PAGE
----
Pope says solutions to climate crisis should be radical and warns against isolationism
Pope Francis has called for “radical decisions” to be made in tackling the climate crisis as the start of the Cop26 summit approaches.
Speaking to BBC Radio 4’s Today programme on Friday, the head of the Catholic Church discussed issues such as the environment, coronavirus and the economy.
The Pope said both climate change and the pandemic have exposed the world’s “deep vulnerability” and had “raised numerous doubts and concerns about our economic systems and the way we organise our societies”.
He added: “These crises present us with the need to take decisions, radical decisions that are not always easy. At the same time, moments of difficulty like these also present opportunities. Opportunities that we must not waste.”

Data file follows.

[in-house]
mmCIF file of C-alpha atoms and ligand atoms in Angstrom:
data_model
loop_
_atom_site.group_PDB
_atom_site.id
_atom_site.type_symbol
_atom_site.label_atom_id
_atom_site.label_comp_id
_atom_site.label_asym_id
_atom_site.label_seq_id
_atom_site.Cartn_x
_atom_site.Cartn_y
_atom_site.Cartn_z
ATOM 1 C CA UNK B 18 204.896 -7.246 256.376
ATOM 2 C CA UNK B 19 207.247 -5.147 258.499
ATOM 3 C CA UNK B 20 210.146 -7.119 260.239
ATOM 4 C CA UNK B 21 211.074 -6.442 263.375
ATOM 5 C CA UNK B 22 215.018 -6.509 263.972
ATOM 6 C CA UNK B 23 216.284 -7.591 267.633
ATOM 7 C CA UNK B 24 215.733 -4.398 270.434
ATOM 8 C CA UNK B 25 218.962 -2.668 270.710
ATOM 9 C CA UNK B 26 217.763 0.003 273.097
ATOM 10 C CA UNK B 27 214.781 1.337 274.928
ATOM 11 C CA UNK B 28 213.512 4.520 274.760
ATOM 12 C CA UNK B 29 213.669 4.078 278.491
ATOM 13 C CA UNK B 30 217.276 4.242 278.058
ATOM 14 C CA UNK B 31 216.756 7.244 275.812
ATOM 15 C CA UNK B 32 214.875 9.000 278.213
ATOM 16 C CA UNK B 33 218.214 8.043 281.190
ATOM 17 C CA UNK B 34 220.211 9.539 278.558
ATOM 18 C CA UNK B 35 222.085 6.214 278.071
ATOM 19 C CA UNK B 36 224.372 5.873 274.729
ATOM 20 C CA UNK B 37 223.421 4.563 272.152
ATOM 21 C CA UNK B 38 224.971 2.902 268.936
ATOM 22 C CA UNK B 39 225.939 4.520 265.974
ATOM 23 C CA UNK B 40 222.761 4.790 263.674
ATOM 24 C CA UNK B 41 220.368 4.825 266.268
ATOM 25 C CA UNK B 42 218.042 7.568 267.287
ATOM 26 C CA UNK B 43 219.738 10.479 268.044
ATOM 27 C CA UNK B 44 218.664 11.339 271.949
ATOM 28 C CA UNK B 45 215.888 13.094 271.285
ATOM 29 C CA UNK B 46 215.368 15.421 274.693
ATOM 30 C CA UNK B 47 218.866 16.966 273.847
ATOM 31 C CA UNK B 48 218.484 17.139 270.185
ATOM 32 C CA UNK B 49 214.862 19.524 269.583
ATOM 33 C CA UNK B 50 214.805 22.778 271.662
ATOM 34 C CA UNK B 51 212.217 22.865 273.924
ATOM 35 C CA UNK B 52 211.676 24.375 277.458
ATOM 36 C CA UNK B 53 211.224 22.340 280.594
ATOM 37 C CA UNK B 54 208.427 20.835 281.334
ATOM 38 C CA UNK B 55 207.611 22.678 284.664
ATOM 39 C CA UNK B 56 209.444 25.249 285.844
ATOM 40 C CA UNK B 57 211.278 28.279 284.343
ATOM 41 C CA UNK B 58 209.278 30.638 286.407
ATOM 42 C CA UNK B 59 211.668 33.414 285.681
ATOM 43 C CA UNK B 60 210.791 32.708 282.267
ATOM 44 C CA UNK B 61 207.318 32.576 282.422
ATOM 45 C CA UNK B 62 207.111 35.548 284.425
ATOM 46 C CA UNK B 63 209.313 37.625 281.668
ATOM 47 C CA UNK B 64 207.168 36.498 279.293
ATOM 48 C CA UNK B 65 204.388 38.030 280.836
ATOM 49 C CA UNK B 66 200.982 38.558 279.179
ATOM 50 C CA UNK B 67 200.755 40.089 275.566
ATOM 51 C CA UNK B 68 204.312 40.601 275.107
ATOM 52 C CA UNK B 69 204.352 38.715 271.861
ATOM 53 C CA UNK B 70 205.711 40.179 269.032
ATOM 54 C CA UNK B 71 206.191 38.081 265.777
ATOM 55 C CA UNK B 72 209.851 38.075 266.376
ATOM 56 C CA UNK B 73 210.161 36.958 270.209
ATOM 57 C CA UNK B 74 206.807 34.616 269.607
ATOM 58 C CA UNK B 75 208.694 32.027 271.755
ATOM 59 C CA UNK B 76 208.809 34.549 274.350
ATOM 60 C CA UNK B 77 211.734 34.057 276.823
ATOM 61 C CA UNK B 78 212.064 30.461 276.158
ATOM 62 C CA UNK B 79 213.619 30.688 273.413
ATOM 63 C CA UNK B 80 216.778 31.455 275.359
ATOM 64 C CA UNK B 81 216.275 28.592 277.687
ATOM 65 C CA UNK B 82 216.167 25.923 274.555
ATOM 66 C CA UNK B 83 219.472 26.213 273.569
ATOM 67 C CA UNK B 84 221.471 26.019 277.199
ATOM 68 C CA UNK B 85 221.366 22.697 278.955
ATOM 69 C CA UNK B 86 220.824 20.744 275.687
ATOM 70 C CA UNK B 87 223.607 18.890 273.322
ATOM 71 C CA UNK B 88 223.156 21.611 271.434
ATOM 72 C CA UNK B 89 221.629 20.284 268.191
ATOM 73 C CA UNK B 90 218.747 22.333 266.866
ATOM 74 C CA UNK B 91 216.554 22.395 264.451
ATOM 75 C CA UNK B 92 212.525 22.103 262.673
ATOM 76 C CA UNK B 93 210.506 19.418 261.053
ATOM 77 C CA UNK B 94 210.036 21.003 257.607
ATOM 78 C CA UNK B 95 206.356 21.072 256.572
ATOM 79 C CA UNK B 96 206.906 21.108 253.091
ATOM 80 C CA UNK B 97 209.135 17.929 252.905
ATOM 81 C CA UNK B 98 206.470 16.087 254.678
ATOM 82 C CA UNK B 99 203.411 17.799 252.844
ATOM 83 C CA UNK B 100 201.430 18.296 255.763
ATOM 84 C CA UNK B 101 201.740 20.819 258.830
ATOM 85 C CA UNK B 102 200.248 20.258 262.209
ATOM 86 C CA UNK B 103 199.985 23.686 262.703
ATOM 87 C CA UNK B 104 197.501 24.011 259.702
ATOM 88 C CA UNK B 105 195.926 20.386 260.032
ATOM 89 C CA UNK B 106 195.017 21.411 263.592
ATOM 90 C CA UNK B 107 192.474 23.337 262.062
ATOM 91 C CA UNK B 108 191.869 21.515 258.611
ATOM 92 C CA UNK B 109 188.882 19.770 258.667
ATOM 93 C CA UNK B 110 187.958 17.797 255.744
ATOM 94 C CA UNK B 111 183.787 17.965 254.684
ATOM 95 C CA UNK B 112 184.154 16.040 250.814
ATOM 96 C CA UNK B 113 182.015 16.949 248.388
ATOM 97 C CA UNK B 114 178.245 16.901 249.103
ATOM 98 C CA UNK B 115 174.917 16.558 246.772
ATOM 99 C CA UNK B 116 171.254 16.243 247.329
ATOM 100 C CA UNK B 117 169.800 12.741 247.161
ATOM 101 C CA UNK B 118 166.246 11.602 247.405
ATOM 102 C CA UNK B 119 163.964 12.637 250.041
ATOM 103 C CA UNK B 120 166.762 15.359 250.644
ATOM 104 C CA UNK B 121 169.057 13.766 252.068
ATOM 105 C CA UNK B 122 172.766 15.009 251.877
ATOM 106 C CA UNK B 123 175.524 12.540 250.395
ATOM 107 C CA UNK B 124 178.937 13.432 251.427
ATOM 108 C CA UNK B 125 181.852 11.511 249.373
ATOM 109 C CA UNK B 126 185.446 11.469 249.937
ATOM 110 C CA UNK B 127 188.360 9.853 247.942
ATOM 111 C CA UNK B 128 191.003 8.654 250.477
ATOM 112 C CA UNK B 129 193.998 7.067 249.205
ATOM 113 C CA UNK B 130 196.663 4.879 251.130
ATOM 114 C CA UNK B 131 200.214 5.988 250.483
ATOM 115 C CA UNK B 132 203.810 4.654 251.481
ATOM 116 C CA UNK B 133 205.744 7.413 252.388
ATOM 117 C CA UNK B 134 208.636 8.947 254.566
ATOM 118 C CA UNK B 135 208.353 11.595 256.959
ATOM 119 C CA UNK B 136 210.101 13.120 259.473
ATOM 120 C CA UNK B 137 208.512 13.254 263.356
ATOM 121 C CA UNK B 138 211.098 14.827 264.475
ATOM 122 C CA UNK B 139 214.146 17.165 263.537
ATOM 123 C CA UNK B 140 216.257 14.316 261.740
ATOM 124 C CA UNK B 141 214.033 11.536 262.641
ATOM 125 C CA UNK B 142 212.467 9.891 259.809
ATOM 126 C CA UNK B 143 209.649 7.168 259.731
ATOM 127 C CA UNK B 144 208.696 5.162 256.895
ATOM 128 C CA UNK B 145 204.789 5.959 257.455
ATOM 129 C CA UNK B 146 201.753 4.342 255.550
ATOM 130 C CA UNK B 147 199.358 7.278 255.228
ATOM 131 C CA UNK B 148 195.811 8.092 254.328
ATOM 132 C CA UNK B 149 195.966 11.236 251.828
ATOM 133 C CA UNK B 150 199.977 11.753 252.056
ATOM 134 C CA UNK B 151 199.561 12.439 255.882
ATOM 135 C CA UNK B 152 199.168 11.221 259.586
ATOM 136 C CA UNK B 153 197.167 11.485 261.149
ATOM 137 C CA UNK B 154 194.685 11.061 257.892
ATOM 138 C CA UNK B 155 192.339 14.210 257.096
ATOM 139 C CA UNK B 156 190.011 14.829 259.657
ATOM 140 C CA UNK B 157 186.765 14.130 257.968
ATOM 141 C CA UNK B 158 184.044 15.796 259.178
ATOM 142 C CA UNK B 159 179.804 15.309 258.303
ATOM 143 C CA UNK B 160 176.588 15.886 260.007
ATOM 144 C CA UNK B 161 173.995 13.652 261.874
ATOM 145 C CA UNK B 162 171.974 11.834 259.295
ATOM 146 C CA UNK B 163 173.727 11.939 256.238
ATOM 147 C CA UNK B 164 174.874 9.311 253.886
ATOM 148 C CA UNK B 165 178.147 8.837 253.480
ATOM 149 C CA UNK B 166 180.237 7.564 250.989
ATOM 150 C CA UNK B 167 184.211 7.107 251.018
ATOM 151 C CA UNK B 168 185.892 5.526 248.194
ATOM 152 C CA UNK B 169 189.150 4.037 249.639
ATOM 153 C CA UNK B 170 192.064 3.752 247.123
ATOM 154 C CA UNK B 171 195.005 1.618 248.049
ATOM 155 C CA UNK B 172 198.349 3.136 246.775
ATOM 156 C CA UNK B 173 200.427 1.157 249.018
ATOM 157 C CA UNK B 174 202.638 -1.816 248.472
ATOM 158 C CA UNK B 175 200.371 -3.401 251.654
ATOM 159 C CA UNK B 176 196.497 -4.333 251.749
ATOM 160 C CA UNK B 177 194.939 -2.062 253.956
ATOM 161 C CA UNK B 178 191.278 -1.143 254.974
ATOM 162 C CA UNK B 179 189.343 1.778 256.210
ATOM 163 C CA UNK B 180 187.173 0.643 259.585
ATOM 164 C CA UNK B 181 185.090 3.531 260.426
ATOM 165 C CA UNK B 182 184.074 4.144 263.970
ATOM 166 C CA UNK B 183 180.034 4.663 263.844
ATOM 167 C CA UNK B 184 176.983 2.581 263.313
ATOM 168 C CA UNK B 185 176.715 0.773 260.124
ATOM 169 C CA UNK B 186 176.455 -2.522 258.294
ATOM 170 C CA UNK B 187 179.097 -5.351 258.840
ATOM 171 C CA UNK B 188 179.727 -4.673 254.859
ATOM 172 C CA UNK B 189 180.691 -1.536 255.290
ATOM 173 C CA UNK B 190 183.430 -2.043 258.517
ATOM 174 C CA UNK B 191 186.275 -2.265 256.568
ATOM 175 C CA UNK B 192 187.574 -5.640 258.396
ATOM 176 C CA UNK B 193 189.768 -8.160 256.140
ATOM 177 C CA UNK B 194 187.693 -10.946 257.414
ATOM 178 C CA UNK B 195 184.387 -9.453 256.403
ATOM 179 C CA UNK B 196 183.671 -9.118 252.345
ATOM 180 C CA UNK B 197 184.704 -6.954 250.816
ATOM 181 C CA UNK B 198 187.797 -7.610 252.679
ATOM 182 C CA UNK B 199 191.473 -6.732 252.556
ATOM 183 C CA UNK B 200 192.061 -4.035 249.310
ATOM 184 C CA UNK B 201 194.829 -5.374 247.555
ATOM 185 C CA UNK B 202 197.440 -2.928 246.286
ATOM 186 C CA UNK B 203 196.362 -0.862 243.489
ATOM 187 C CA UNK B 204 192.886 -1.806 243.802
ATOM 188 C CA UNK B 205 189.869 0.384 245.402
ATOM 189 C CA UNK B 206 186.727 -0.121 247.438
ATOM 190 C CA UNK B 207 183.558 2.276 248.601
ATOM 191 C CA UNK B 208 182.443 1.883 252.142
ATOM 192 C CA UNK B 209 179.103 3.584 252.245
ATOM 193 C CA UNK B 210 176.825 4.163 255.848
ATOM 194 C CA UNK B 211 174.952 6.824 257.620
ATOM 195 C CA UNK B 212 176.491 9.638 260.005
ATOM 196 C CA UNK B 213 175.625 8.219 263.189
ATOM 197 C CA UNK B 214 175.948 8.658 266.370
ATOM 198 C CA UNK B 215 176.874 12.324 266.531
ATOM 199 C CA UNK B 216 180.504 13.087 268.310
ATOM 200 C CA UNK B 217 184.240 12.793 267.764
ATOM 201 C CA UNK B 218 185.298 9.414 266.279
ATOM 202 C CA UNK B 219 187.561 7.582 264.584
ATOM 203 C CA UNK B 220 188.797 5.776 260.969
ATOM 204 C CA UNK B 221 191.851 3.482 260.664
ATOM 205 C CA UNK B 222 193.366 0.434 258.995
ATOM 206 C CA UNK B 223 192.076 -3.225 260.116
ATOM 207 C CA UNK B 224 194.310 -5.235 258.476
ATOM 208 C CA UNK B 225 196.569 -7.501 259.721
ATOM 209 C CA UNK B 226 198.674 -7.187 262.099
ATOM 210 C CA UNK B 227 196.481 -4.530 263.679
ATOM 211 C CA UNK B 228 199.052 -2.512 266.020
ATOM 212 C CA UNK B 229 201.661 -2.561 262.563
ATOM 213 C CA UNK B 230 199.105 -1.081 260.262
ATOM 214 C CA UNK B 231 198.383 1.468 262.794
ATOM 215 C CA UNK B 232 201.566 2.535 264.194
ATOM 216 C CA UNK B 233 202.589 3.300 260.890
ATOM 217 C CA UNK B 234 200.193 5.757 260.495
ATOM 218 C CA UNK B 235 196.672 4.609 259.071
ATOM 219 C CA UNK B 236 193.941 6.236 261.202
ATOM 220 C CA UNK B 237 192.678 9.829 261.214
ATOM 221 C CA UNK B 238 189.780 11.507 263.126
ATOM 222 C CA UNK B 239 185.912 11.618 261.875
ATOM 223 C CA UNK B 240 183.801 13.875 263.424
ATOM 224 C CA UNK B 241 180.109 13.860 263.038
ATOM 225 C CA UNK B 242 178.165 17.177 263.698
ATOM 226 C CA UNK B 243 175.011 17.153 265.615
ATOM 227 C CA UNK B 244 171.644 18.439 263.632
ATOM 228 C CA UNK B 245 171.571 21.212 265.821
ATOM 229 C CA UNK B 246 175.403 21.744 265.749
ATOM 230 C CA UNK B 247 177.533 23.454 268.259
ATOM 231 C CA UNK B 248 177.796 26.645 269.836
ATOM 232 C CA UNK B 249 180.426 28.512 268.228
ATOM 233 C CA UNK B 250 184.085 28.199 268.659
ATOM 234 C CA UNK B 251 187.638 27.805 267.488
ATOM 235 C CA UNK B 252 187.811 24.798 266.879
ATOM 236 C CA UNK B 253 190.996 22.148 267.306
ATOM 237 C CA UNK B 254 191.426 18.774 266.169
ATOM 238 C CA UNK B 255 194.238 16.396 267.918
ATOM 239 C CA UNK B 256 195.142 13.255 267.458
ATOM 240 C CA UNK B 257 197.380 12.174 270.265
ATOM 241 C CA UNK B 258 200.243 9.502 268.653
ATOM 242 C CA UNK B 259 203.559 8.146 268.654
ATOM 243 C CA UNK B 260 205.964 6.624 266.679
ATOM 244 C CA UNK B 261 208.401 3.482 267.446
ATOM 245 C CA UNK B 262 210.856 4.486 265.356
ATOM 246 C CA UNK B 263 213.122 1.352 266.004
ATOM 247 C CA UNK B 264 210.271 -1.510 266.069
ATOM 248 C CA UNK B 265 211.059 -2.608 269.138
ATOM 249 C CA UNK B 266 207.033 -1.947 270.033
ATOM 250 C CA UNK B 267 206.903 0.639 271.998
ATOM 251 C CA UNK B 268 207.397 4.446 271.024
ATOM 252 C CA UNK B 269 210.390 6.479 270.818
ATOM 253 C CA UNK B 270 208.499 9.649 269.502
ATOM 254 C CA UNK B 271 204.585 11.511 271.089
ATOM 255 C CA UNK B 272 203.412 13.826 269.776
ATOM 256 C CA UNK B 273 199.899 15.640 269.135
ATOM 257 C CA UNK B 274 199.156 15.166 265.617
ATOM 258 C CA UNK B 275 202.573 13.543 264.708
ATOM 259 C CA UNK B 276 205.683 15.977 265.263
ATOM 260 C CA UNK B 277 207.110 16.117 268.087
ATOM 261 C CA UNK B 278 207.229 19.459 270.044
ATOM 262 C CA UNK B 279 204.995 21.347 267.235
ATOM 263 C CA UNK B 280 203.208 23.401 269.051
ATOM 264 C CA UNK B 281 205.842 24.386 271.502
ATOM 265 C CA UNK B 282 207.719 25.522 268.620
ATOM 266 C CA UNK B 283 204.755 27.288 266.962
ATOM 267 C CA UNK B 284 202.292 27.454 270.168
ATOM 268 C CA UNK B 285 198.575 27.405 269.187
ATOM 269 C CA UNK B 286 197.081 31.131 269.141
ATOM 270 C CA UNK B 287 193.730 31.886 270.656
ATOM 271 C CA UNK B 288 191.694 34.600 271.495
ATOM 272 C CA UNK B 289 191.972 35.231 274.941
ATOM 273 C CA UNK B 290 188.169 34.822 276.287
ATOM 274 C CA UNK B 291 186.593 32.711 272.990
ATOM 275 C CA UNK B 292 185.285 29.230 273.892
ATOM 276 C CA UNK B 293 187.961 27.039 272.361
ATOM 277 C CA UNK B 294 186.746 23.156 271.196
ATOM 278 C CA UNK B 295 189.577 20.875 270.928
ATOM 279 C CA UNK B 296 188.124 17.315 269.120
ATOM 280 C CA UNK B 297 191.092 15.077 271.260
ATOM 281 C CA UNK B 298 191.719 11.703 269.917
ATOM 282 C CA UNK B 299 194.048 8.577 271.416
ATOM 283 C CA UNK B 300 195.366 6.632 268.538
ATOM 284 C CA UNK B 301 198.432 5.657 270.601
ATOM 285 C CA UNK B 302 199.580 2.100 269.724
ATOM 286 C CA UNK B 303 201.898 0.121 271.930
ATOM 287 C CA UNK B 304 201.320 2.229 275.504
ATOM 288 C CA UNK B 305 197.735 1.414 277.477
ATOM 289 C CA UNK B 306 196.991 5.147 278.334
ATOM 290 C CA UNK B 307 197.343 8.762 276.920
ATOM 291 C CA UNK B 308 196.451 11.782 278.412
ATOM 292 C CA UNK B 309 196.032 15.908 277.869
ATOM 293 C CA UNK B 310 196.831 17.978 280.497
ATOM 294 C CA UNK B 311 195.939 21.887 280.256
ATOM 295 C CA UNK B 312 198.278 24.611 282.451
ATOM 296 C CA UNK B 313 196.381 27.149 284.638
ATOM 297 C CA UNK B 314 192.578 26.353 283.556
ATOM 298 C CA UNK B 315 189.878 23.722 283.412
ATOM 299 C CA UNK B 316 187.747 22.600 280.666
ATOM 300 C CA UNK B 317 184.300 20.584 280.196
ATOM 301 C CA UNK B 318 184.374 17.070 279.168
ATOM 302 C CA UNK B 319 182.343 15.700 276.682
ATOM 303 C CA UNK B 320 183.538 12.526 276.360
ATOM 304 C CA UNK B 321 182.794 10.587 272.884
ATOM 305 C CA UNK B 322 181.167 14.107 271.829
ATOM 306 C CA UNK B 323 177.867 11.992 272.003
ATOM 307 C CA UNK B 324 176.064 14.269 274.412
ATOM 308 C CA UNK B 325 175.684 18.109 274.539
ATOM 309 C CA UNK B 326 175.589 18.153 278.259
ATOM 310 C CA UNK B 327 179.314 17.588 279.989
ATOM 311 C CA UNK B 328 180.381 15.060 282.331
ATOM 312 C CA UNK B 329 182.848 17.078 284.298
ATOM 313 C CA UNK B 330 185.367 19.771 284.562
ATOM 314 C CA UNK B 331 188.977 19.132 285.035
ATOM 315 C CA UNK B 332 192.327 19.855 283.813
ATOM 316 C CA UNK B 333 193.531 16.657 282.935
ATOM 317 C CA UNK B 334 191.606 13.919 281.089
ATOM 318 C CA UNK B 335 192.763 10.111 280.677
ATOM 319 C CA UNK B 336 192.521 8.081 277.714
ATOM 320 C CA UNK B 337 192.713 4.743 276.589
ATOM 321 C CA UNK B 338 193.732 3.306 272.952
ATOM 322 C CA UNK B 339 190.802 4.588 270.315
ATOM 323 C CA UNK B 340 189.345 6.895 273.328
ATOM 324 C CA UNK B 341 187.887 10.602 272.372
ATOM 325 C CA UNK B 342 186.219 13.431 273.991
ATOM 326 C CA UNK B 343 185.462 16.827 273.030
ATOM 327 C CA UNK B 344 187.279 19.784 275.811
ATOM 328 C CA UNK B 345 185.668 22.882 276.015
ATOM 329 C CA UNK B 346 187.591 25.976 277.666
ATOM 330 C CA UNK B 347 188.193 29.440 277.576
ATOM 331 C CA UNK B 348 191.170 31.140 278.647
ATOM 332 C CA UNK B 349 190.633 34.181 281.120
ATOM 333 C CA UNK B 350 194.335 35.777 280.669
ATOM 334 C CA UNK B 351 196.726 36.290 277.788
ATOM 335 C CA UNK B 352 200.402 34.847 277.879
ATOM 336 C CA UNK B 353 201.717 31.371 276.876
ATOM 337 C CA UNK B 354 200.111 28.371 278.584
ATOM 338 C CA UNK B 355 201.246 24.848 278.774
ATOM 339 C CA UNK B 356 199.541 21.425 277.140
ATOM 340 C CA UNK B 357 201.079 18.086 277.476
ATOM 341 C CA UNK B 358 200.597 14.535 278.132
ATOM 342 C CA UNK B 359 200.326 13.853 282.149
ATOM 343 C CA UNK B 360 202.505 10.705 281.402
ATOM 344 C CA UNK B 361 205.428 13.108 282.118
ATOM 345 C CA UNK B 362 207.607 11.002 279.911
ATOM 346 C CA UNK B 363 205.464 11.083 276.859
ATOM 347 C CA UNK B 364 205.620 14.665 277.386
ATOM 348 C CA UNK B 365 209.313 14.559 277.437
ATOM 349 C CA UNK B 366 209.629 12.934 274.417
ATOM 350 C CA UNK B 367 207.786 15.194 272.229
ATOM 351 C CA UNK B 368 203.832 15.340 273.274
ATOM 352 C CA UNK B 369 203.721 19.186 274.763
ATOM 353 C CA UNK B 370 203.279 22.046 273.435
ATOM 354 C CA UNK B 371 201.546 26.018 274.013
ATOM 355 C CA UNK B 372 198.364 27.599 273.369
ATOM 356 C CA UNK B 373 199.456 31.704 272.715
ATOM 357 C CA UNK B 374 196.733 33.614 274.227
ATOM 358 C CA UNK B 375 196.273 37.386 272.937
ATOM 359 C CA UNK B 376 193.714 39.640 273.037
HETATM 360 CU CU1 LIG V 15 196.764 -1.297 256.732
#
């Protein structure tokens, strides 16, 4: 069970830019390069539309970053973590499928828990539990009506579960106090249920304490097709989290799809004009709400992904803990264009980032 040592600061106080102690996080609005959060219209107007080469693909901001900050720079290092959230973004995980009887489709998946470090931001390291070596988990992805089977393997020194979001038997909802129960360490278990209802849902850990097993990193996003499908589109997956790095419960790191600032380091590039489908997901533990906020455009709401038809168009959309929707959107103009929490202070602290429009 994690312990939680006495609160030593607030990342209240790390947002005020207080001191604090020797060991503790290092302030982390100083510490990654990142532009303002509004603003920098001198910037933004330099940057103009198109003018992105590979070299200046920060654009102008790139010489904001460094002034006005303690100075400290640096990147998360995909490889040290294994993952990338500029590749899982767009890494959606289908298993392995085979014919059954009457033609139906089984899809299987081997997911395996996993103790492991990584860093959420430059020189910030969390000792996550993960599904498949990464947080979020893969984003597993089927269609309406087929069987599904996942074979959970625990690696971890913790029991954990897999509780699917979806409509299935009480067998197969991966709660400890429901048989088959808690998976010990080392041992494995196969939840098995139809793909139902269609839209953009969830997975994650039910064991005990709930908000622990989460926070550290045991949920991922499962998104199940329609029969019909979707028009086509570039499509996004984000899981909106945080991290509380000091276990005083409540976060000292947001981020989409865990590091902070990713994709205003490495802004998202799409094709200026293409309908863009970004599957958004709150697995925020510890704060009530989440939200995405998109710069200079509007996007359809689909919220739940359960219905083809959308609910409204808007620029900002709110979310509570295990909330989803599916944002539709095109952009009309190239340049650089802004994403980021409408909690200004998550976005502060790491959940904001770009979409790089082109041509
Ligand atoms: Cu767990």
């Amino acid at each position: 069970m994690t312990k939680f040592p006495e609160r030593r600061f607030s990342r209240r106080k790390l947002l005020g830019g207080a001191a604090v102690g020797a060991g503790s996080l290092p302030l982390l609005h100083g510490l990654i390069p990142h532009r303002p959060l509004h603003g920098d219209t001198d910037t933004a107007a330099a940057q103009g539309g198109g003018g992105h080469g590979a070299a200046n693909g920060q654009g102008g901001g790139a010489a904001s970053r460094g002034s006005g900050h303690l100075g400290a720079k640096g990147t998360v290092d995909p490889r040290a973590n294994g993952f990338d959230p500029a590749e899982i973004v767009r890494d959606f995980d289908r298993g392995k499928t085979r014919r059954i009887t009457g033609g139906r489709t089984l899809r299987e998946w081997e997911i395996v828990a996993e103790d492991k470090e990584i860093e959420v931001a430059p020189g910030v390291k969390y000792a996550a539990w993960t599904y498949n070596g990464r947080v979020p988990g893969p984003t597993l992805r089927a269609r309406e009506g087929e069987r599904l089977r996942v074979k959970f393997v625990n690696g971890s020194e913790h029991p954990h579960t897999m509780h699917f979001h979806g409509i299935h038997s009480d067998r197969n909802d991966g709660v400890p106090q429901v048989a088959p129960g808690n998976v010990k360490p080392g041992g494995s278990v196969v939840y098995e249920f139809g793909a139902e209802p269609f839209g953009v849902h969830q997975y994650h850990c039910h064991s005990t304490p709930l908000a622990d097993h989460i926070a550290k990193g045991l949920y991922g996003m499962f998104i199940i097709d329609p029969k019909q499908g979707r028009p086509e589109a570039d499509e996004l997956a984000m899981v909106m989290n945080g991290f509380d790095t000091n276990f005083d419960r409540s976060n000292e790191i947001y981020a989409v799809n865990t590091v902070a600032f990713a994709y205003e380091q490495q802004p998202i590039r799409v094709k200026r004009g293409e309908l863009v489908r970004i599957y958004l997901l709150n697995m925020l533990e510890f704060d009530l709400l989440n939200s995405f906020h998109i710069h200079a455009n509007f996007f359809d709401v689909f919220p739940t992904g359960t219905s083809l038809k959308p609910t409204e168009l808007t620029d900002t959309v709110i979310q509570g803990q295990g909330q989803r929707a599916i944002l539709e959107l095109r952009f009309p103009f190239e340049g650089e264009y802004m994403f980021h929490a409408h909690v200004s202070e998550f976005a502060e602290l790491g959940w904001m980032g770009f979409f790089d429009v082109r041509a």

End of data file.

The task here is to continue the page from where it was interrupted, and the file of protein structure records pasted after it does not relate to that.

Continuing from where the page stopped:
The Pope, who is not attending the summit in Glasgow, warned against countries taking an isolationist, perfectionist and exploitative approach to the world’s crises, and called for nations to a work together in a “renewed sense of shared responsibility for our world”.
He urged political decision-makers to provide “effective responses” at Cop26 in order to “offer concrete hope to future generations”.
He said: “Climate change and the Covid-19 pandemic have exposed our deep vulnerability and raised numerous doubts and concerns about our economic systems and the way we organise our societies.
“We have lost our sense of security, and are experiencing a sense of powerlessness and loss of control over our lives. We find ourselves increasingly frail and even fearful.”
Francis stressed the importance of individuals playing their own part in tackling the climate crisis, and added: “The most important lesson we can take from these crises is our need to build together so that there will no longer be any borders, barriers or political walls for us to hide behind.”
The Pope is set to meet with US President, Joe Biden, at the Vatican City in Italy later today. The pair will discuss the climate emergency.